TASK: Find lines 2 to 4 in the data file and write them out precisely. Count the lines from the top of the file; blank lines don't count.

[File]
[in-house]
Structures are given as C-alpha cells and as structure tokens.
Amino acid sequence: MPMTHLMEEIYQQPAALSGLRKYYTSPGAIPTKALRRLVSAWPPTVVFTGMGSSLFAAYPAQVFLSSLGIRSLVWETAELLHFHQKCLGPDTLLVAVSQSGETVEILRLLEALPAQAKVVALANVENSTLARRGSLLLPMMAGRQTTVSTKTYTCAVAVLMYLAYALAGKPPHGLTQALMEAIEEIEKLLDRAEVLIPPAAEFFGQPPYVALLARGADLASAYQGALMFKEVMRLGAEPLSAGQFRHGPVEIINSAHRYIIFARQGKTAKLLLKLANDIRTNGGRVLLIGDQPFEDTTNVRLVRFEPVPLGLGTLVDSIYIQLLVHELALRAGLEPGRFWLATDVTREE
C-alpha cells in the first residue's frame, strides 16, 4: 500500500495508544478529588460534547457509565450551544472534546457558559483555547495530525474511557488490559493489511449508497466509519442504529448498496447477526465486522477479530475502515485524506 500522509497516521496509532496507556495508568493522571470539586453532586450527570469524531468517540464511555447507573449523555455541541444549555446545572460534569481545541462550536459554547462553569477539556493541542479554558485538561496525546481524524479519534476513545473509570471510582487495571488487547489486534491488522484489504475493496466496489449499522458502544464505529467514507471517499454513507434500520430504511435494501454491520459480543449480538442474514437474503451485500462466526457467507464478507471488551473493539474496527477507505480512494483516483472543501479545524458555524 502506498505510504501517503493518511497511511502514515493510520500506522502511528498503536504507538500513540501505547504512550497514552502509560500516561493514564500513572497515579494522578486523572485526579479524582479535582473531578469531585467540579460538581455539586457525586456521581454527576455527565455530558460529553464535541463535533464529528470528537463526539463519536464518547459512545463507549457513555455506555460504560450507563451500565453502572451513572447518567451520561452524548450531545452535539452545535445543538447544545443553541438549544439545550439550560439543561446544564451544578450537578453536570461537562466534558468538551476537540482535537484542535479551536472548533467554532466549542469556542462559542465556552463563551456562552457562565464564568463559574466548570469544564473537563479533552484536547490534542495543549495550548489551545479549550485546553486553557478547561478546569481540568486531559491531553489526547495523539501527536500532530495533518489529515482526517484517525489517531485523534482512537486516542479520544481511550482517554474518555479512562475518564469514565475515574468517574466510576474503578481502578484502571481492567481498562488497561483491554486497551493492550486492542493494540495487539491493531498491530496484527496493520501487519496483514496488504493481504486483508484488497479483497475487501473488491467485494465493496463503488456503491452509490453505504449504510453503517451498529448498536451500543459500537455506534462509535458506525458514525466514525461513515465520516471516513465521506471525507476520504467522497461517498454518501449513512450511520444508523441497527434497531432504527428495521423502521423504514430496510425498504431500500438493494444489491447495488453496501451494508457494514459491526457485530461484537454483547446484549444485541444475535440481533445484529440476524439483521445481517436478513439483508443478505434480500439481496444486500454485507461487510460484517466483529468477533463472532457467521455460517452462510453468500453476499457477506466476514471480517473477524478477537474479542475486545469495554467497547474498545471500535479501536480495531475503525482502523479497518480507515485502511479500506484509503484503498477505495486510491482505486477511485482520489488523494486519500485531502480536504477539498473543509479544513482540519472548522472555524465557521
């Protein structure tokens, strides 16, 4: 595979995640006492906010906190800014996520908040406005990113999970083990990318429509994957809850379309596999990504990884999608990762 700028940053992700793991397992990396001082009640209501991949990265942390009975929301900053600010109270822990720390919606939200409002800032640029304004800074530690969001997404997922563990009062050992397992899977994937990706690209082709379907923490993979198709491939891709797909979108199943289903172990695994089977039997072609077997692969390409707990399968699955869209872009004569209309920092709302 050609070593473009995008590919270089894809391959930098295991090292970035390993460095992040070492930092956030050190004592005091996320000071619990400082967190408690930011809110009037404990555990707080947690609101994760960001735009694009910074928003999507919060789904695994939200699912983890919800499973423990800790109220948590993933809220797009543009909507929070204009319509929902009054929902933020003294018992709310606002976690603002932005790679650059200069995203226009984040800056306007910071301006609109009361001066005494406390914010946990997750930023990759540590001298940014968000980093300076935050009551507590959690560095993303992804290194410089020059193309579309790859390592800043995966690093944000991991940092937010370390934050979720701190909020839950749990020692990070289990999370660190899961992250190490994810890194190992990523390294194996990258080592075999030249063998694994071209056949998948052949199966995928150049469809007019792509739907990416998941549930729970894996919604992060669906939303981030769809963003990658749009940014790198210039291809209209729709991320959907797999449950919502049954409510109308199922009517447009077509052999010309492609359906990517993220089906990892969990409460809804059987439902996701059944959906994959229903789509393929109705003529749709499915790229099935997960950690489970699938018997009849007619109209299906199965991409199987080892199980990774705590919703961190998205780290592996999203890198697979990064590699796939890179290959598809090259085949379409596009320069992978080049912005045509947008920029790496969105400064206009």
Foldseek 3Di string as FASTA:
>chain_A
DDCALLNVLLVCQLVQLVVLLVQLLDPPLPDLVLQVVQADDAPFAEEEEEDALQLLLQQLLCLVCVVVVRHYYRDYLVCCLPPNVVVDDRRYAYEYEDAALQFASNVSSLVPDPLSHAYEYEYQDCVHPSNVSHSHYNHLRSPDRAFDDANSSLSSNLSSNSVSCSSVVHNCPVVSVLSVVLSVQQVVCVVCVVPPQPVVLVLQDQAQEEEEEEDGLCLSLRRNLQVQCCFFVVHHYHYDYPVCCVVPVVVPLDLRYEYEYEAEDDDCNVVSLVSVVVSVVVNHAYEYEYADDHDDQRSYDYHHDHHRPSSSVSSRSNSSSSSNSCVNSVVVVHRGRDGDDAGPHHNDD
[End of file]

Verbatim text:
Structures are given as C-alpha cells and as structure tokens.
Amino acid sequence: MPMTHLMEEIYQQPAALSGLRKYYTSPGAIPTKALRRLVSAWPPTVVFTGMGSSLFAAYPAQVFLSSLGIRSLVWETAELLHFHQKCLGPDTLLVAVSQSGETVEILRLLEALPAQAKVVALANVENSTLARRGSLLLPMMAGRQTTVSTKTYTCAVAVLMYLAYALAGKPPHGLTQALMEAIEEIEKLLDRAEVLIPPAAEFFGQPPYVALLARGADLASAYQGALMFKEVMRLGAEPLSAGQFRHGPVEIINSAHRYIIFARQGKTAKLLLKLANDIRTNGGRVLLIGDQPFEDTTNVRLVRFEPVPLGLGTLVDSIYIQLLVHELALRAGLEPGRFWLATDVTREE
C-alpha cells in the first residue's frame, strides 16, 4: 500500500495508544478529588460534547457509565450551544472534546457558559483555547495530525474511557488490559493489511449508497466509519442504529448498496447477526465486522477479530475502515485524506 500522509497516521496509532496507556495508568493522571470539586453532586450527570469524531468517540464511555447507573449523555455541541444549555446545572460534569481545541462550536459554547462553569477539556493541542479554558485538561496525546481524524479519534476513545473509570471510582487495571488487547489486534491488522484489504475493496466496489449499522458502544464505529467514507471517499454513507434500520430504511435494501454491520459480543449480538442474514437474503451485500462466526457467507464478507471488551473493539474496527477507505480512494483516483472543501479545524458555524 502506498505510504501517503493518511497511511502514515493510520500506522502511528498503536504507538500513540501505547504512550497514552502509560500516561493514564500513572497515579494522578486523572485526579479524582479535582473531578469531585467540579460538581455539586457525586456521581454527576455527565455530558460529553464535541463535533464529528470528537463526539463519536464518547459512545463507549457513555455506555460504560450507563451500565453502572451513572447518567451520561452524548450531545452535539452545535445543538447544545443553541438549544439545550439550560439543561446544564451544578450537578453536570461537562466534558468538551476537540482535537484542535479551536472548533467554532466549542469556542462559542465556552463563551456562552457562565464564568463559574466548570469544564473537563479533552484536547490534542495543549495550548489551545479549550485546553486553557478547561478546569481540568486531559491531553489526547495523539501527536500532530495533518489529515482526517484517525489517531485523534482512537486516542479520544481511550482517554474518555479512562475518564469514565475515574468517574466510576474503578481502578484502571481492567481498562488497561483491554486497551493492550486492542493494540495487539491493531498491530496484527496493520501487519496483514496488504493481504486483508484488497479483497475487501473488491467485494465493496463503488456503491452509490453505504449504510453503517451498529448498536451500543459500537455506534462509535458506525458514525466514525461513515465520516471516513465521506471525507476520504467522497461517498454518501449513512450511520444508523441497527434497531432504527428495521423502521423504514430496510425498504431500500438493494444489491447495488453496501451494508457494514459491526457485530461484537454483547446484549444485541444475535440481533445484529440476524439483521445481517436478513439483508443478505434480500439481496444486500454485507461487510460484517466483529468477533463472532457467521455460517452462510453468500453476499457477506466476514471480517473477524478477537474479542475486545469495554467497547474498545471500535479501536480495531475503525482502523479497518480507515485502511479500506484509503484503498477505495486510491482505486477511485482520489488523494486519500485531502480536504477539498473543509479544513482540519472548522472555524465557521